Just noticed this on Laurier Football Club: The OUA has renamed its football coach of the year award after Tuffy Knight, the legendary Laurier Golden Hawks and Waterloo Warriors coach.
It's a fitting honour. Not only did Knight win conference titles with two teams, Laurier and Waterloo, which is pretty rare (Western's Greg Marshall and Calgary's Blake Nill have each achieved that distinction recently), but as noted in a previous post, he was a catalyst for changing the structure of football in Ontario. When Knight arrived at WLU (then Waterloo Lutheran) in 1965, most of the attention was focused on the Big Four, McGill, Queen's, Toronto and Western. Other schools played in what was called an intermediate league (in the 1950s, Queen's actually had a "second team" which played in the league).
There were a lot of macro factors involved in the change. The program Knight built at Laurier, then known as the little school, played a part in developing a new OUAA through the 1970s and '80s.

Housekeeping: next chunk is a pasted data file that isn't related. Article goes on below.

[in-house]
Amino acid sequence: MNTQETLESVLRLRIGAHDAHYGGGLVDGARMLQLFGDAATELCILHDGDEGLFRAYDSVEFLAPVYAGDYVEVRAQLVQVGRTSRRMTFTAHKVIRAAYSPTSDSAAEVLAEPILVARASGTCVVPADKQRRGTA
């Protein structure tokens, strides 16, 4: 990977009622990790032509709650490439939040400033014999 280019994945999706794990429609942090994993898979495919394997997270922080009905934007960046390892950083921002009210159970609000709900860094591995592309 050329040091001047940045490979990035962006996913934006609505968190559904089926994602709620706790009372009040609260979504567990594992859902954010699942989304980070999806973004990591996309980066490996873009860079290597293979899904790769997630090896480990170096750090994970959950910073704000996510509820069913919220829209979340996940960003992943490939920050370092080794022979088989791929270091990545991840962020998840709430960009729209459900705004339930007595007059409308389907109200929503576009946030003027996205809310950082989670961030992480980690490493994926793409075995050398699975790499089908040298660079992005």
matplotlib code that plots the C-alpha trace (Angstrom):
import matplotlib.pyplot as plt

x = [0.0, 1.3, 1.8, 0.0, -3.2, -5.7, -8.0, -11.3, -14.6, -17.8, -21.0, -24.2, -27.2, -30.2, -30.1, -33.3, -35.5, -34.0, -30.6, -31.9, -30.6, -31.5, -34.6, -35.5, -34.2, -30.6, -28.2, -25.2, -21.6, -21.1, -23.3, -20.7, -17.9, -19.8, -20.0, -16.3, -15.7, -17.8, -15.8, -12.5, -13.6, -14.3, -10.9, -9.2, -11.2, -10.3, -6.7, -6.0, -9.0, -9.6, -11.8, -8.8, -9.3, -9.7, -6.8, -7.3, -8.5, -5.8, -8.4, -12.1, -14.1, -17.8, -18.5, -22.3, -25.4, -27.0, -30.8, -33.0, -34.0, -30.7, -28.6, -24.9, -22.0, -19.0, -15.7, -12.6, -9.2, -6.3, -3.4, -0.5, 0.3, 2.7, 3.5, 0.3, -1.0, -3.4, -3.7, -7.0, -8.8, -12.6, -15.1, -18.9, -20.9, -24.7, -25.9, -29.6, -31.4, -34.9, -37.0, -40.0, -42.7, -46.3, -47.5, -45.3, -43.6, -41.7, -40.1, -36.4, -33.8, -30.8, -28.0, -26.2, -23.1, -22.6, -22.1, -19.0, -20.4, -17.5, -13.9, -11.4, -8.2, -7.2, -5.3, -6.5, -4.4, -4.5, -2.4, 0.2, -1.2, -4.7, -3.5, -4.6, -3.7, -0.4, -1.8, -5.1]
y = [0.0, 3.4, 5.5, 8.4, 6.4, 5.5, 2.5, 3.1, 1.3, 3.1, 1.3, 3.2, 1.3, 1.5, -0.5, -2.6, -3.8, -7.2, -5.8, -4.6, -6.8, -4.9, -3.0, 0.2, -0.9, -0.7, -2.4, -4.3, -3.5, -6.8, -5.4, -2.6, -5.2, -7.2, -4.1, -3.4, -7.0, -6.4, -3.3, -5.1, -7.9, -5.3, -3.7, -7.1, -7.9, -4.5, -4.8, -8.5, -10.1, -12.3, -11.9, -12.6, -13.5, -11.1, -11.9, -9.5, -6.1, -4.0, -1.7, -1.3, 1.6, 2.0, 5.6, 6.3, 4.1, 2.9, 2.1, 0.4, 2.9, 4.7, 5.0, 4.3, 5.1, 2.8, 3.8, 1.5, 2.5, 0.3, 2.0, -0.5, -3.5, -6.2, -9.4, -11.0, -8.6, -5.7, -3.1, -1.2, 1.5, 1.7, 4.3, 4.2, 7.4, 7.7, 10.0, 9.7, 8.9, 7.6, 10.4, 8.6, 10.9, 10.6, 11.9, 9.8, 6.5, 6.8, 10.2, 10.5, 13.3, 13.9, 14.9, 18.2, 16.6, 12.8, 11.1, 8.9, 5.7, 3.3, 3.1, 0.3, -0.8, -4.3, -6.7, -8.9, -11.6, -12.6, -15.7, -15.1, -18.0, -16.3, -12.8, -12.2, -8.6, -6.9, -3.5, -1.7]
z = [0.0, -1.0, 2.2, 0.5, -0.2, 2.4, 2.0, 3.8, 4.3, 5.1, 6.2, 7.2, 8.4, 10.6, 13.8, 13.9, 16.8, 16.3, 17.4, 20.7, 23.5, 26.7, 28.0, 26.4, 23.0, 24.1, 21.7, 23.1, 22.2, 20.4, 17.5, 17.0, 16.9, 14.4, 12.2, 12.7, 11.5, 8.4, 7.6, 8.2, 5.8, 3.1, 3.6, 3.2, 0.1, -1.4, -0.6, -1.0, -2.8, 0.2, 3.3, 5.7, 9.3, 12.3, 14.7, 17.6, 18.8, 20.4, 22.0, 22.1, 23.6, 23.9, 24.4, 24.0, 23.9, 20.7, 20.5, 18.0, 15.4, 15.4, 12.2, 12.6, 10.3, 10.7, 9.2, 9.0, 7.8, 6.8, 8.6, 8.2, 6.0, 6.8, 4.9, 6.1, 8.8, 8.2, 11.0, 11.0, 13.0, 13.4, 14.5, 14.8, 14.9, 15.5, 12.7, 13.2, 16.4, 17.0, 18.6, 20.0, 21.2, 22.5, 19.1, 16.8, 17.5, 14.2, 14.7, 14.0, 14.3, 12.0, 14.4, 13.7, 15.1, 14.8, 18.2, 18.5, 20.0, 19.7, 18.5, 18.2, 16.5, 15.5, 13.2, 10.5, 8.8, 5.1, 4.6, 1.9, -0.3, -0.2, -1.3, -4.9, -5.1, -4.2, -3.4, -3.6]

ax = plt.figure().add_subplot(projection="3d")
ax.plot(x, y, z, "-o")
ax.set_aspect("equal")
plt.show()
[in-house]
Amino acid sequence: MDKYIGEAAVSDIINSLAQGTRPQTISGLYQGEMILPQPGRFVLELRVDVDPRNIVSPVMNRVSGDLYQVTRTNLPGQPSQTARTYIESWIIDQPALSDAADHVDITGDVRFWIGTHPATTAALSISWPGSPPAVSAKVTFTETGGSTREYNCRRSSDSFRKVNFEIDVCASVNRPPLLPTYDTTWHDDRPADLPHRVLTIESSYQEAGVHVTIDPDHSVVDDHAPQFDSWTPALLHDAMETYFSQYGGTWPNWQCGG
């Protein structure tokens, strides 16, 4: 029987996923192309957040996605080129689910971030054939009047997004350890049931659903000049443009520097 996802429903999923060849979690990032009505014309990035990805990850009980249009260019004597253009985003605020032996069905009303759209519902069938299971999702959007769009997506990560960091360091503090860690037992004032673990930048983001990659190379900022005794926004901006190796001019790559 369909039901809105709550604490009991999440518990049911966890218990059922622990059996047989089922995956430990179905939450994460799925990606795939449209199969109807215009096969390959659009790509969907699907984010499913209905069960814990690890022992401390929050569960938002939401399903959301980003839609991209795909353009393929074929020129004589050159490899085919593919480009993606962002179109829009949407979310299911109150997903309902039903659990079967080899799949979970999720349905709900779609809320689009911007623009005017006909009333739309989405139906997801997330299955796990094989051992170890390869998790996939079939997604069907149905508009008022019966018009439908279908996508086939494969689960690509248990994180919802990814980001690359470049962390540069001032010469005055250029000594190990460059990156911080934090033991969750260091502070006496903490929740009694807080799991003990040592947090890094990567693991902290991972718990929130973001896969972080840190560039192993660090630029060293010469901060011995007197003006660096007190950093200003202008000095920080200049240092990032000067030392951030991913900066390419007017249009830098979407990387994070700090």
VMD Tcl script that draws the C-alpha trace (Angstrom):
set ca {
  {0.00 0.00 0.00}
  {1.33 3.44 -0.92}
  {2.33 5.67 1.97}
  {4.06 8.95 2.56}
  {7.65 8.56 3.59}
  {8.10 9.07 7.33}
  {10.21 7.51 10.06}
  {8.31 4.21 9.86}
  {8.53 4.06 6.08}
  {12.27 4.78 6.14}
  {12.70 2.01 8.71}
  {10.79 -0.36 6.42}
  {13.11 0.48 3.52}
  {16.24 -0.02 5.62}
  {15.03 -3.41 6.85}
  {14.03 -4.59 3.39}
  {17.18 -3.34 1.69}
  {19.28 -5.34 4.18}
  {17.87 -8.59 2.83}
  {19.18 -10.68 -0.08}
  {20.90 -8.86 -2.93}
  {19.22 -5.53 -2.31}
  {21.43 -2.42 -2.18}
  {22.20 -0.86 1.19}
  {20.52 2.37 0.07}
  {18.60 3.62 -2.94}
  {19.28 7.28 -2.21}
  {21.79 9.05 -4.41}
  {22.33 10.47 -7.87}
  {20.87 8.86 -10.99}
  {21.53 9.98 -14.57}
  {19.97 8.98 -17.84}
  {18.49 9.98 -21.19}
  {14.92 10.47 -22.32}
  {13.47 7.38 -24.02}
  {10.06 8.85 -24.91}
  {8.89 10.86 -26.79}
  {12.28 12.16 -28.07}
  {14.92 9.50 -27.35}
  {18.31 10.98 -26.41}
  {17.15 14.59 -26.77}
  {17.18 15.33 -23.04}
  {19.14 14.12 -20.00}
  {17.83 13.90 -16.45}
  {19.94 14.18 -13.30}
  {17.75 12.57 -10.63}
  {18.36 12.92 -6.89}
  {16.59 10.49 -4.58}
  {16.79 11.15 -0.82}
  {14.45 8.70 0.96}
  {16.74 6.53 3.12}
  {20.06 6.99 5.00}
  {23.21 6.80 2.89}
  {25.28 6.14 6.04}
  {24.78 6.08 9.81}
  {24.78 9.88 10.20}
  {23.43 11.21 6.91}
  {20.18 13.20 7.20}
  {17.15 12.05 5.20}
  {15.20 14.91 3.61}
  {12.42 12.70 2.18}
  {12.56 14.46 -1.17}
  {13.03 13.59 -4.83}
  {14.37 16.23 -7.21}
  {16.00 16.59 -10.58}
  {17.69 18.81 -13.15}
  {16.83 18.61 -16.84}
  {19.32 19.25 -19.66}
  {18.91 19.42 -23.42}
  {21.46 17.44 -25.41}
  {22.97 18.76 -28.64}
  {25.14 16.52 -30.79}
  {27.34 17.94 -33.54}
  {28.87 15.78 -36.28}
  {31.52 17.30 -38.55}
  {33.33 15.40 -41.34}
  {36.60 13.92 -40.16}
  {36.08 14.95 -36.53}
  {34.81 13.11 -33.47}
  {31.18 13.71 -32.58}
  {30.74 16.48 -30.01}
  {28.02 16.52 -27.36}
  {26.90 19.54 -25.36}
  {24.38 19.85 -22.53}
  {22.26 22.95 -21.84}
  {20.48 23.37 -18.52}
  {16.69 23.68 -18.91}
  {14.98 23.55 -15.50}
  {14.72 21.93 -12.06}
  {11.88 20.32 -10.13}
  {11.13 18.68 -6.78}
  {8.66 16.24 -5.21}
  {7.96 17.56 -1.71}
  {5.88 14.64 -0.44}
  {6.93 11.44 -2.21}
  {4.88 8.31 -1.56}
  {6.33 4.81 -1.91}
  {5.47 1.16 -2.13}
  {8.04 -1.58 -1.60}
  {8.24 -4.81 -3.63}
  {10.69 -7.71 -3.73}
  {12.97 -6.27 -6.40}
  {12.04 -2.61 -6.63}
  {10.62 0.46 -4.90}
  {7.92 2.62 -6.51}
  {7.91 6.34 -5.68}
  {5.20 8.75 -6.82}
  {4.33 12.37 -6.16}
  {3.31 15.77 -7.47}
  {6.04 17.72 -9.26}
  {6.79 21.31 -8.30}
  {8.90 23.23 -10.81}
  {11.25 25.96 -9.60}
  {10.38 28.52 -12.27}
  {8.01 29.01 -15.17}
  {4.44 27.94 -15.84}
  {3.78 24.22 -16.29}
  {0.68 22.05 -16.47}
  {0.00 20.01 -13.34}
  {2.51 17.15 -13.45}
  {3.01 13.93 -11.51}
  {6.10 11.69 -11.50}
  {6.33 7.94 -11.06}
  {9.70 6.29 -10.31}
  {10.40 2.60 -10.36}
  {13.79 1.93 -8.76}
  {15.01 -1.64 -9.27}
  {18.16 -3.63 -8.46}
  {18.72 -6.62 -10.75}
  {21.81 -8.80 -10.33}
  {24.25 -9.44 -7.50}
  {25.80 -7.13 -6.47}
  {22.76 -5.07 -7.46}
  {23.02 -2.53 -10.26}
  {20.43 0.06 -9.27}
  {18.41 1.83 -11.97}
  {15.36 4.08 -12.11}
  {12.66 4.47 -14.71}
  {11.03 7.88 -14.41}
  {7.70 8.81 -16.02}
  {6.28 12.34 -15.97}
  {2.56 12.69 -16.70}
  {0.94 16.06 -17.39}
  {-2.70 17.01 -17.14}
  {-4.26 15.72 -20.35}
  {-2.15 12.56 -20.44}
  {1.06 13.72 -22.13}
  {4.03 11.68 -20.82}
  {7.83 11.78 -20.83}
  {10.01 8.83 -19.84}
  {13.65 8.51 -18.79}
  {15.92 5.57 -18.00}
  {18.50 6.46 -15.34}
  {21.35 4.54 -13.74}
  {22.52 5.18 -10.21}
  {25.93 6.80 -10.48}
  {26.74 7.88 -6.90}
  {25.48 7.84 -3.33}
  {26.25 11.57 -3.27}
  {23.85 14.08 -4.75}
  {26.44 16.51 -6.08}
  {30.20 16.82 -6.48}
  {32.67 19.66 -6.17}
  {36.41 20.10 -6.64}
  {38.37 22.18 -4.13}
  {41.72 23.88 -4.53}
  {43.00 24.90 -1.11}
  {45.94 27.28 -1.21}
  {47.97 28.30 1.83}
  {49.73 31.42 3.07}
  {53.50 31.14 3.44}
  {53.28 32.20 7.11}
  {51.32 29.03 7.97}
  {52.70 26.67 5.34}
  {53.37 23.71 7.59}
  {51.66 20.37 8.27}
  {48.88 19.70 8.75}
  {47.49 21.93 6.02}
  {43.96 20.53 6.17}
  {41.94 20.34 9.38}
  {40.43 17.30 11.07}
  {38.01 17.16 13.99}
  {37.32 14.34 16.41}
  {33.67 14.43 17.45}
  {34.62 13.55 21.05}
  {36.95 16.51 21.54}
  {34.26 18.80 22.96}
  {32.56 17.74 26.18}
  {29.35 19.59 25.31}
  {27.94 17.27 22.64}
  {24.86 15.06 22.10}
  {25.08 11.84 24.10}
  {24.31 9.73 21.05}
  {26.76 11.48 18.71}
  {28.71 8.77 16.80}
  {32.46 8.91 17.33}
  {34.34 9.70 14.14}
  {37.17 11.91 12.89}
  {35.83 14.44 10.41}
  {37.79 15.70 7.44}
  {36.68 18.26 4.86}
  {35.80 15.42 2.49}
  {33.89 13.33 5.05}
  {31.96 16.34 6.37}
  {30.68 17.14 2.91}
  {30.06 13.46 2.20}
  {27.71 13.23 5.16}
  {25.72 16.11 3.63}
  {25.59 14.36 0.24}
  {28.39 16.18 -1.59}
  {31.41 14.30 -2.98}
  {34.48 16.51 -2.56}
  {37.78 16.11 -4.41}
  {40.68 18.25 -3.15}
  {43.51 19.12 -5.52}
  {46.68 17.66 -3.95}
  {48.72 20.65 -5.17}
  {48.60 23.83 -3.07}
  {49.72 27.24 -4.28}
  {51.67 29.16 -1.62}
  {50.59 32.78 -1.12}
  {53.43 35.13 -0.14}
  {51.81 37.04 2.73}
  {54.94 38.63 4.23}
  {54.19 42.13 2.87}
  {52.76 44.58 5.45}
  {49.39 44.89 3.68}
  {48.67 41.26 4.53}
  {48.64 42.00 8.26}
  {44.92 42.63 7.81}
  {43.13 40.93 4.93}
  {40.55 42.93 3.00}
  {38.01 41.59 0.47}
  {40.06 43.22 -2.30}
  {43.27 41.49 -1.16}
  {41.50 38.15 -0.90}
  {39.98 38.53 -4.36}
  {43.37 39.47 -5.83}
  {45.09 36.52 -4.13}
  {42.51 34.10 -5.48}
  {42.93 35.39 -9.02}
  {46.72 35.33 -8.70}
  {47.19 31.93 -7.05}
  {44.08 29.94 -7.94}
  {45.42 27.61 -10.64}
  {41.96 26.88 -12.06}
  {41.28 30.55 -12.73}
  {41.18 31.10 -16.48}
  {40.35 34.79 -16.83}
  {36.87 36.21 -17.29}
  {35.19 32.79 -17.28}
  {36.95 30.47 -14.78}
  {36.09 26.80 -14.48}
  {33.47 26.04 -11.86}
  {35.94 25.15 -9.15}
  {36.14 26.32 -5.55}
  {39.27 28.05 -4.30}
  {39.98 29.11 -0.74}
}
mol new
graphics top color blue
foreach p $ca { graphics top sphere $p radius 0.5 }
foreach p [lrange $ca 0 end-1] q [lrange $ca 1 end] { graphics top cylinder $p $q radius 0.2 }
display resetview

From this vantage point, Knight's Wiki epitomizes the spirit of football. He went from Laurier to helping Waterloo, which was in the midst of a national record losing streak when he arrived, achieve a modicum of respectability, peaking with an improbable Yates Cup in '97. He also returned to the Golden Hawks as an assistant coach and has stayed in the game by coaching high school football in the Kitchener-Waterloo area. Can you imagine a coach who had been to the top in the NCAA coaching high school football well into his 70s? There is something very cool and genuine about Tuffy Knight.
The honour is also timely, since exactly 20 seasons ago, Knight won the Frank Tindall Trophy as national coach of the year while skipping the Warriors.